Liquid vs. Powder Detergent vs. Pods: Which Is Best to Use?
Laundry experts break down the pros and cons of powder vs. liquid detergent vs. pods, making your choice that much easier.
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When it comes to the best laundry detergent, options are endless. Is your idea of perfume a freshly laundered shirt? You can invest in one of the best-smelling laundry detergents. Does your skin rebel in the face of harsh soaps? Stock up on laundry detergent for sensitive skin. Are you concerned about washing clothes in chemicals? Pick among the safest laundry detergents. All of that is a great start, but it doesn’t touch on the biggest clothes-washing decision: powder vs. liquid detergent vs. pods.
Which type of detergent is tops? Well, experts say the choice of powder vs. pods vs. liquid detergent depends on what you’re looking for. For instance, powder is cheap, lasts a long time, produces less waste, and is great for heavily soiled clothes. Liquid detergents, on the other hand, work better in cold water, are easier to measure, and can be used as spot treatments or when hand-washing clothes. And pods are easy to use, light and portable, and make zero mess.
How you use these detergents is critical too. There are specific tips for how to use laundry pods, for example, just like there are specific tips for how to use fabric softener and how to separate laundry. Here, we break down the pros and cons of each type of laundry detergent so you can understand which one is the best—and how to use it most effectively.
Powder Laundry Detergent
- Less messy than liquid detergent
- Tends to be cheaper per load than liquid or pods
- Generally more shelf-stable than liquid or pods, so it will last longer
- Has more eco-friendly packaging
- Amount of powder used per load is customizable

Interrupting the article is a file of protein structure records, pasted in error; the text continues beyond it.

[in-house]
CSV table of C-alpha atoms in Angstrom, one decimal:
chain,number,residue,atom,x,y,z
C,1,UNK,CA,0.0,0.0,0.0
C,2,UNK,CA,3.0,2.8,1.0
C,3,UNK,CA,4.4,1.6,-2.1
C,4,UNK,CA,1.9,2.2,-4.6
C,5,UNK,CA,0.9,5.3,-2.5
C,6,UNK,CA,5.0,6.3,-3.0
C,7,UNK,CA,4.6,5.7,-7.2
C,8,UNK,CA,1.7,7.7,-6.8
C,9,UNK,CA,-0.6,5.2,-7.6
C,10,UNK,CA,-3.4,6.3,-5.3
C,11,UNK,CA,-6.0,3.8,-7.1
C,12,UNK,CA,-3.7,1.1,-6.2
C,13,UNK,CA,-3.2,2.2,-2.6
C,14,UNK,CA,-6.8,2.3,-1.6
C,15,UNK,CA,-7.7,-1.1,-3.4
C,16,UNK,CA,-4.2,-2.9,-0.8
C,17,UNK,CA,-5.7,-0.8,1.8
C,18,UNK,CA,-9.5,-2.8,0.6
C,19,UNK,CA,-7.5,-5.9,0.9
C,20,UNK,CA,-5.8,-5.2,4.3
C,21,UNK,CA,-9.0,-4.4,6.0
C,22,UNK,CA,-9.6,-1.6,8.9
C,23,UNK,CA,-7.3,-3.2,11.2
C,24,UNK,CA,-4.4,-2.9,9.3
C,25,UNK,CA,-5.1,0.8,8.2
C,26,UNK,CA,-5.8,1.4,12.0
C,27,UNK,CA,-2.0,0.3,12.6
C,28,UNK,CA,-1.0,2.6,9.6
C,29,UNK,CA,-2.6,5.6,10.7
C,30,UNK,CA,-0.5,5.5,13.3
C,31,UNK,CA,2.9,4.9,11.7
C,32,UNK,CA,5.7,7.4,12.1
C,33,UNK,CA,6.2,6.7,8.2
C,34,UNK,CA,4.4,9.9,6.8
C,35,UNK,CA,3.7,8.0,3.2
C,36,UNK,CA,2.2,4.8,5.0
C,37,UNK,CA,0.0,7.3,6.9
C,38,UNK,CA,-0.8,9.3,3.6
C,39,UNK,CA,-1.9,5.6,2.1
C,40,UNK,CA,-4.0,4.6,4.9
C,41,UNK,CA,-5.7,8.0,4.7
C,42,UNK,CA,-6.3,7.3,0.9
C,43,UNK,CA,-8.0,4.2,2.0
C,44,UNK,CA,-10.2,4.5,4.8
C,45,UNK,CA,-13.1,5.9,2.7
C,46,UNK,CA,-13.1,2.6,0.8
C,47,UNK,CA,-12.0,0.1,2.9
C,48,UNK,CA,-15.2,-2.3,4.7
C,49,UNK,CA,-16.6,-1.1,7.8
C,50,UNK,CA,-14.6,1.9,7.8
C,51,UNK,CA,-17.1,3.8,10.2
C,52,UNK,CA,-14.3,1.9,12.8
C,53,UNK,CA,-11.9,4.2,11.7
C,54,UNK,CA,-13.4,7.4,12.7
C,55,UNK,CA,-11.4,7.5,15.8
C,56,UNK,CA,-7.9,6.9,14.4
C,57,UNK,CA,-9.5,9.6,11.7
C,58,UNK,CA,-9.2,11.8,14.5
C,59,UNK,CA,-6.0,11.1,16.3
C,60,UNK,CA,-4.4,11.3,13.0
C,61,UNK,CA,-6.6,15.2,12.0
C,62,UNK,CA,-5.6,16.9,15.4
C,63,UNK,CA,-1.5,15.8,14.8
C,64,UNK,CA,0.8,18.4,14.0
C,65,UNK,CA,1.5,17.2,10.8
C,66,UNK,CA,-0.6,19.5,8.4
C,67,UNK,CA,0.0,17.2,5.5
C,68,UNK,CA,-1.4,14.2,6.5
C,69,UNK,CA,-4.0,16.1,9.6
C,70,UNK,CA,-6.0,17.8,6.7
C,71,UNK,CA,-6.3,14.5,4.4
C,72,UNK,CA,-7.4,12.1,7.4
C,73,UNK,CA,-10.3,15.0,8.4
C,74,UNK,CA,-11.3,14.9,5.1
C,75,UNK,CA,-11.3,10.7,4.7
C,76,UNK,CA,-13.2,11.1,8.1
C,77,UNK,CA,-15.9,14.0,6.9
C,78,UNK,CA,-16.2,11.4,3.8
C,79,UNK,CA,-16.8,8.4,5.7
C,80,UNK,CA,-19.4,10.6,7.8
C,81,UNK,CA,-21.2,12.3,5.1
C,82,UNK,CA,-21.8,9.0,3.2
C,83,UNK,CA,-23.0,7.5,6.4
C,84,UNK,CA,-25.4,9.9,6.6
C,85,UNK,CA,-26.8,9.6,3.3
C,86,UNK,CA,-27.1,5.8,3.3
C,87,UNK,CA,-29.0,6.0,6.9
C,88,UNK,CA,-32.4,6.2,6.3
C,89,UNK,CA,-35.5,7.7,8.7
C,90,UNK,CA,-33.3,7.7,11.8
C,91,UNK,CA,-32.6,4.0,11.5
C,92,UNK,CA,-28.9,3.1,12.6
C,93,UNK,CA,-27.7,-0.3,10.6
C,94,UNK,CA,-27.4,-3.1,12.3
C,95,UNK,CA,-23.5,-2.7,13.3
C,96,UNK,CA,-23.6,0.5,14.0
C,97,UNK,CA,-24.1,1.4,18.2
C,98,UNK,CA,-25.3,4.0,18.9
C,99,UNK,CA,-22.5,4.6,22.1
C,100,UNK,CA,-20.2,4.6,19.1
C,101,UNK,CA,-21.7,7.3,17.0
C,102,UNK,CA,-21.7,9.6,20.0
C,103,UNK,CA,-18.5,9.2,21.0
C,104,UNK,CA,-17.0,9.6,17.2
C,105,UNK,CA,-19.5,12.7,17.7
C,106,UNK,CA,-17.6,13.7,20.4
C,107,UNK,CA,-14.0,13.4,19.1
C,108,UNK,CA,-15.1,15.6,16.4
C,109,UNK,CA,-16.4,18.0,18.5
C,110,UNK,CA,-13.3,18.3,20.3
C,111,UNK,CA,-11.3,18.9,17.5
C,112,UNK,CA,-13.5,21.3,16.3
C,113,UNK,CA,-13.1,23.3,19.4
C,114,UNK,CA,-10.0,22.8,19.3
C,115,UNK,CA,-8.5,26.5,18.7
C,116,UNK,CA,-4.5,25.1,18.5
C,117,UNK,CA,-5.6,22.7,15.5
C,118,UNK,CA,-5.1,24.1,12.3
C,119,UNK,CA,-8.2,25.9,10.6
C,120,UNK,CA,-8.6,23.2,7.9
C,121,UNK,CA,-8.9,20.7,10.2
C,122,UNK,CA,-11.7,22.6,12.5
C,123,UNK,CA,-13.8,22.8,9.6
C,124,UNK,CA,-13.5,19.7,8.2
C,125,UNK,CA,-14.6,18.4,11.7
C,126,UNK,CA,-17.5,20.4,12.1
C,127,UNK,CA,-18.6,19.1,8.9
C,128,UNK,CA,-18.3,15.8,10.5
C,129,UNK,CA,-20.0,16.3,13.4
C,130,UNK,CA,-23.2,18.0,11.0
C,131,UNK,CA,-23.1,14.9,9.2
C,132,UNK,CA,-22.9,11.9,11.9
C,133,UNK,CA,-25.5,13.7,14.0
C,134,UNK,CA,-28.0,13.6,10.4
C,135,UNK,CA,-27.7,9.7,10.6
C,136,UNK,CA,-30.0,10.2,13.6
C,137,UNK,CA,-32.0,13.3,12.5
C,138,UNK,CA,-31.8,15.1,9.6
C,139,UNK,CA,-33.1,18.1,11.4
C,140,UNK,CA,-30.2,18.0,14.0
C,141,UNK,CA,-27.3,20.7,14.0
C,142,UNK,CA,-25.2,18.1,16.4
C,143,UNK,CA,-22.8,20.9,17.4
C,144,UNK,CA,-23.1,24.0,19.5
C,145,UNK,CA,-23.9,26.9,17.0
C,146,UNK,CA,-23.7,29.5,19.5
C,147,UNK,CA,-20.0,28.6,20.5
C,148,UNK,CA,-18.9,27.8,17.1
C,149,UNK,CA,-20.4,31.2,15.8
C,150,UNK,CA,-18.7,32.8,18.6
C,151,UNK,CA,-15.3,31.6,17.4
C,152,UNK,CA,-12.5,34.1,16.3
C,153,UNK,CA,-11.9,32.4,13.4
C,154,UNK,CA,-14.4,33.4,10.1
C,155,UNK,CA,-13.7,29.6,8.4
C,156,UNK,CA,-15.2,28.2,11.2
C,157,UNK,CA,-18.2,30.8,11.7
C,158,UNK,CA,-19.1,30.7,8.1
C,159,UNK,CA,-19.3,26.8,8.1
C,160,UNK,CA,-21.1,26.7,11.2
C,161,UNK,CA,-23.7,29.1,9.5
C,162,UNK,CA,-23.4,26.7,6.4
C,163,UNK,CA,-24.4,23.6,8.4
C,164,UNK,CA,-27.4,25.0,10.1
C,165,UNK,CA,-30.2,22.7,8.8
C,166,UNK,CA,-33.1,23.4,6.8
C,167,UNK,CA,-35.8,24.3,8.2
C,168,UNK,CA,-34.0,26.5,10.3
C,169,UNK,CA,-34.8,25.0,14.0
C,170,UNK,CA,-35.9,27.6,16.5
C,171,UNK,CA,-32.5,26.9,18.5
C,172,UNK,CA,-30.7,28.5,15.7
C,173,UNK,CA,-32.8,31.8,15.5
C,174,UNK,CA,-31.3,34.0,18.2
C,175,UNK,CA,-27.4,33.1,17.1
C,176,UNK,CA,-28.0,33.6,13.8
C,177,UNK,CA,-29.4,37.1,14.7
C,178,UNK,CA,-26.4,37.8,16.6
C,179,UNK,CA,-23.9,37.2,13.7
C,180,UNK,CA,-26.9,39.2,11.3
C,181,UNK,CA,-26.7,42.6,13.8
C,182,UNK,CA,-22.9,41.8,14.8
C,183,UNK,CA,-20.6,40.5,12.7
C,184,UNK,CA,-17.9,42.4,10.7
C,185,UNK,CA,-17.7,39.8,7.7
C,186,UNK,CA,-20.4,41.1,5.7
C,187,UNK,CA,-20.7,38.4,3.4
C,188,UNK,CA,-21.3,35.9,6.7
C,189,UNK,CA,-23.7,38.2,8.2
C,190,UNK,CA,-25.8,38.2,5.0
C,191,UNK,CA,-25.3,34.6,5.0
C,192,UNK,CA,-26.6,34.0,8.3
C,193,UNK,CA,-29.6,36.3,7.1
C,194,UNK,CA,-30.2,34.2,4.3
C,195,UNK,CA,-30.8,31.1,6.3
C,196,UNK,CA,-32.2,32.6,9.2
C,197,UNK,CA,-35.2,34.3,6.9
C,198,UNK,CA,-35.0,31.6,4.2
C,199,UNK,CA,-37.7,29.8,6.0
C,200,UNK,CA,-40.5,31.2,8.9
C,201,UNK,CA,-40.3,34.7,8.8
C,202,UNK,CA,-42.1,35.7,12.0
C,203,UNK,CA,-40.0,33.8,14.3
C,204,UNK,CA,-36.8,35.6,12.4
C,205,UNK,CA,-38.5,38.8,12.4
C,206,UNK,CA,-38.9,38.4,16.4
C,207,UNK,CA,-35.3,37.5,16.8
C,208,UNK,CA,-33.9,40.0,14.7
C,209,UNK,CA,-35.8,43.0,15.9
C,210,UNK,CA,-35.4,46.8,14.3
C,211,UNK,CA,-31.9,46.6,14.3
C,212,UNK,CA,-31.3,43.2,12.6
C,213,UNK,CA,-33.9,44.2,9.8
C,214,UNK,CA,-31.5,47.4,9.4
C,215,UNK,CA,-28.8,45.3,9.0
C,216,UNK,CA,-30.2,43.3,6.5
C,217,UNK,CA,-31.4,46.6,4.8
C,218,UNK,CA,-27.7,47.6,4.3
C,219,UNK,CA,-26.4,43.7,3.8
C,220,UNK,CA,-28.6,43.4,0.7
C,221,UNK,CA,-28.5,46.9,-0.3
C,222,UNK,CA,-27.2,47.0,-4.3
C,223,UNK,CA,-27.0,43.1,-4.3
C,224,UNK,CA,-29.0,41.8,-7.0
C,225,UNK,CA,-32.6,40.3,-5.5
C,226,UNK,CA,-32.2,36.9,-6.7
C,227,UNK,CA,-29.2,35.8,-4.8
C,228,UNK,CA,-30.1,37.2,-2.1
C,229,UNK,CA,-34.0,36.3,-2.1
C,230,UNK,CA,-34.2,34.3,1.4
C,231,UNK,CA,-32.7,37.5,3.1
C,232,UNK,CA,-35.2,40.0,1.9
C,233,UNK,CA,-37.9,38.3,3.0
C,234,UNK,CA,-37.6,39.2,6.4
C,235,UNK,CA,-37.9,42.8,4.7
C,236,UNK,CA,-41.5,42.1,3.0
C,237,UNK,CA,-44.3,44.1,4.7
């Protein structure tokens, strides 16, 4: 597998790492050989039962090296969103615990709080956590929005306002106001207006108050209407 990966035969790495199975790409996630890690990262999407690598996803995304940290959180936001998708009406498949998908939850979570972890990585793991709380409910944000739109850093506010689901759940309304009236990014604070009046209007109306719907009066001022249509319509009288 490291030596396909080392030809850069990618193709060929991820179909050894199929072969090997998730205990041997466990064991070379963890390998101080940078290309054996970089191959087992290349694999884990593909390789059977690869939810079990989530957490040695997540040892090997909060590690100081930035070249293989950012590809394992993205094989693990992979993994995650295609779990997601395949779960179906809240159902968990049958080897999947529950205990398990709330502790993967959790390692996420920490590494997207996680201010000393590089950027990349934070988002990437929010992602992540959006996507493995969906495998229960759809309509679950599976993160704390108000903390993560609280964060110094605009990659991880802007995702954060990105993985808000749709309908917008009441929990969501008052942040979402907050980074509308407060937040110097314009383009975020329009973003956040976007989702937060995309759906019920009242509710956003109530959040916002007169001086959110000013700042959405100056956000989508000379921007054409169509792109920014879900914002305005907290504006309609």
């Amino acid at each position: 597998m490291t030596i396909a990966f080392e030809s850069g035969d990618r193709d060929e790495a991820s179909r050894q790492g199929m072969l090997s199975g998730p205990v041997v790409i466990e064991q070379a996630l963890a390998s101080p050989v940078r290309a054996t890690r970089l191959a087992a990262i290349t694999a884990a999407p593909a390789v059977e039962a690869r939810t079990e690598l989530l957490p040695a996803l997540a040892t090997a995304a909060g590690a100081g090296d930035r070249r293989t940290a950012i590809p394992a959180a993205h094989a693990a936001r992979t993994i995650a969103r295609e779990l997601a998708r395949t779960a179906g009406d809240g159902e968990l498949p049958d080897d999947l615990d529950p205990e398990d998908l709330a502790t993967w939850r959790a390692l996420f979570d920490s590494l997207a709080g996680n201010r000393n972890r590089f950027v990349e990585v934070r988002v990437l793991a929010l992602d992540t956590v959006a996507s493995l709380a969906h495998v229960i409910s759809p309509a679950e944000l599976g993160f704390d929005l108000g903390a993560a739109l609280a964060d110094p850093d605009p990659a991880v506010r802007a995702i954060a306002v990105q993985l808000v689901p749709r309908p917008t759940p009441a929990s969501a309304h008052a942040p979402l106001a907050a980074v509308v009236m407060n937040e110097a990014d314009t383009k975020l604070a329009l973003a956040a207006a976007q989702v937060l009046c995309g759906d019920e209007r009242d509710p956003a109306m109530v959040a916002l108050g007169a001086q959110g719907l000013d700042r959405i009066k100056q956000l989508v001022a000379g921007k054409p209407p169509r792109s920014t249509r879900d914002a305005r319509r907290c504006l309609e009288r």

- Lightweight compared to liquid detergents
- Works well on heavily soiled clothes, such as sports uniforms
- Some powder detergents have trouble dissolving in colder water, which can leave residue on clothes
- Can be used for pretreating clothes, but you need to make a paste or dissolve it first, adding an additional step to your laundry routine
- Needs to be kept dry
- Messier than pods
Powder detergent is a smart pick for extra-dirty loads, says Mary Gagliardi, aka “Dr. Laundry,” Clorox’s in-house scientist and cleaning expert. “Powder detergent is usually formulated at a higher pH, which can optimize cleaning of heavily soiled work clothes and sports uniforms,” she says.
Laura Johnson, a research and development expert with the LG Electronics home appliances lab, points to money- and environment-saving benefits. “Powder detergent is best for consumers who are looking for eco-friendlier packaging,” she says. “It’s also a better budget option for consumers.”
Expert tips for using powder laundry detergent
Use warm or hot water: When using powder detergent, it’s important to know what temperature to wash clothes. “Avoid using very cold water, unless the powder detergent states it’s designed to dissolve in cold water,” Johnson advises. That’s because some powders struggle to dissolve in cold water. If you prefer a powder vs. liquid detergent and also want to wash in cold water, “pre-dissolve the powder in a little warm water before adding it to the washer,” Gagliardi suggests.
Measure carefully: When choosing a powder vs. liquid detergent, rely on the measurements on the package. “Follow the instructions on the package for the amount of detergent and water recommended to make the presoaking solution as well as the time limit for how long to soak an item,” Gagliardi says.
Check the ingredients list: For a deep clean using a powder vs. liquid detergent or pods, pick a product with the right ingredients. “Make sure your powdered detergent includes enzymes and fluorescent whitening agents in addition to the cleaning agents,” Gagliardi says. “Not all detergents are the same, and it’s worth it to get a ‘good’ one.”
Liquid Laundry Detergent